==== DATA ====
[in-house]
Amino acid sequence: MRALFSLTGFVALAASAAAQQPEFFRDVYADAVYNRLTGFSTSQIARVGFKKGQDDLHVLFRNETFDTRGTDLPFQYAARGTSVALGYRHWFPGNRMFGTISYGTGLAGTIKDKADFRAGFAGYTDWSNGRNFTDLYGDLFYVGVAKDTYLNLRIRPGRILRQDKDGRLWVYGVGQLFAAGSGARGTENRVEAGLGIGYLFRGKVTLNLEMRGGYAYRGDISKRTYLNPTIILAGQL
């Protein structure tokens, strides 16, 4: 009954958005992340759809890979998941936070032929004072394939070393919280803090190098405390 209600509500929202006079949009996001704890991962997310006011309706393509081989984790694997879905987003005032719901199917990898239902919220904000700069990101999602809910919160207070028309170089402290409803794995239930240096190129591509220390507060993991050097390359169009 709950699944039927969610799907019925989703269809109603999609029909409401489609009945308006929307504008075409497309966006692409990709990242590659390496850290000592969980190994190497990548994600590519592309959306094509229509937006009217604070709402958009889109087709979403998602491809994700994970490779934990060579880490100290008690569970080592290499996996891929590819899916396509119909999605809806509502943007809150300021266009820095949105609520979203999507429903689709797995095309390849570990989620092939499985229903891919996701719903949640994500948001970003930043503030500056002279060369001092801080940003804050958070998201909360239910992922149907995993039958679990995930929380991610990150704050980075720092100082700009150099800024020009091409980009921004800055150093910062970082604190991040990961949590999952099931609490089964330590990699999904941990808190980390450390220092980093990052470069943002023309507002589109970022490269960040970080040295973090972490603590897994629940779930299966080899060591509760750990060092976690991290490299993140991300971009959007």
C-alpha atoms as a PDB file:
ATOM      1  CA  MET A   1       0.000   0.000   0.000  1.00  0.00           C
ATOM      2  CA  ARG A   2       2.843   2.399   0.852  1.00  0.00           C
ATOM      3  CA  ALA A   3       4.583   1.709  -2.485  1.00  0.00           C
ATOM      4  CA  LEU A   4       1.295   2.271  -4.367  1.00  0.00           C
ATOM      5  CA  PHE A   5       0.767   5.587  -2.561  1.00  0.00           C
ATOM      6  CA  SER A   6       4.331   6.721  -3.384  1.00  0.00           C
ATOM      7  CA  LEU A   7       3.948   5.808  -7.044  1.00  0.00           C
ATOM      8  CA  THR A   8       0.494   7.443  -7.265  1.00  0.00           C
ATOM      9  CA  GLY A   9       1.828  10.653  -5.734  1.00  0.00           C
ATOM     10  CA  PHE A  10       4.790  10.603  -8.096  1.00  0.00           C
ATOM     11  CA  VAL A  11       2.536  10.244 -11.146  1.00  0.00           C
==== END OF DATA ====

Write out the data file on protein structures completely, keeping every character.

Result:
[in-house]
Amino acid sequence: MRALFSLTGFVALAASAAAQQPEFFRDVYADAVYNRLTGFSTSQIARVGFKKGQDDLHVLFRNETFDTRGTDLPFQYAARGTSVALGYRHWFPGNRMFGTISYGTGLAGTIKDKADFRAGFAGYTDWSNGRNFTDLYGDLFYVGVAKDTYLNLRIRPGRILRQDKDGRLWVYGVGQLFAAGSGARGTENRVEAGLGIGYLFRGKVTLNLEMRGGYAYRGDISKRTYLNPTIILAGQL
């Protein structure tokens, strides 16, 4: 009954958005992340759809890979998941936070032929004072394939070393919280803090190098405390 209600509500929202006079949009996001704890991962997310006011309706393509081989984790694997879905987003005032719901199917990898239902919220904000700069990101999602809910919160207070028309170089402290409803794995239930240096190129591509220390507060993991050097390359169009 709950699944039927969610799907019925989703269809109603999609029909409401489609009945308006929307504008075409497309966006692409990709990242590659390496850290000592969980190994190497990548994600590519592309959306094509229509937006009217604070709402958009889109087709979403998602491809994700994970490779934990060579880490100290008690569970080592290499996996891929590819899916396509119909999605809806509502943007809150300021266009820095949105609520979203999507429903689709797995095309390849570990989620092939499985229903891919996701719903949640994500948001970003930043503030500056002279060369001092801080940003804050958070998201909360239910992922149907995993039958679990995930929380991610990150704050980075720092100082700009150099800024020009091409980009921004800055150093910062970082604190991040990961949590999952099931609490089964330590990699999904941990808190980390450390220092980093990052470069943002023309507002589109970022490269960040970080040295973090972490603590897994629940779930299966080899060591509760750990060092976690991290490299993140991300971009959007």
C-alpha atoms as a PDB file:
ATOM      1  CA  MET A   1       0.000   0.000   0.000  1.00  0.00           C
ATOM      2  CA  ARG A   2       2.843   2.399   0.852  1.00  0.00           C
ATOM      3  CA  ALA A   3       4.583   1.709  -2.485  1.00  0.00           C
ATOM      4  CA  LEU A   4       1.295   2.271  -4.367  1.00  0.00           C
ATOM      5  CA  PHE A   5       0.767   5.587  -2.561  1.00  0.00           C
ATOM      6  CA  SER A   6       4.331   6.721  -3.384  1.00  0.00           C
ATOM      7  CA  LEU A   7       3.948   5.808  -7.044  1.00  0.00           C
ATOM      8  CA  THR A   8       0.494   7.443  -7.265  1.00  0.00           C
ATOM      9  CA  GLY A   9       1.828  10.653  -5.734  1.00  0.00           C
ATOM     10  CA  PHE A  10       4.790  10.603  -8.096  1.00  0.00           C
ATOM     11  CA  VAL A  11       2.536  10.244 -11.146  1.00  0.00           C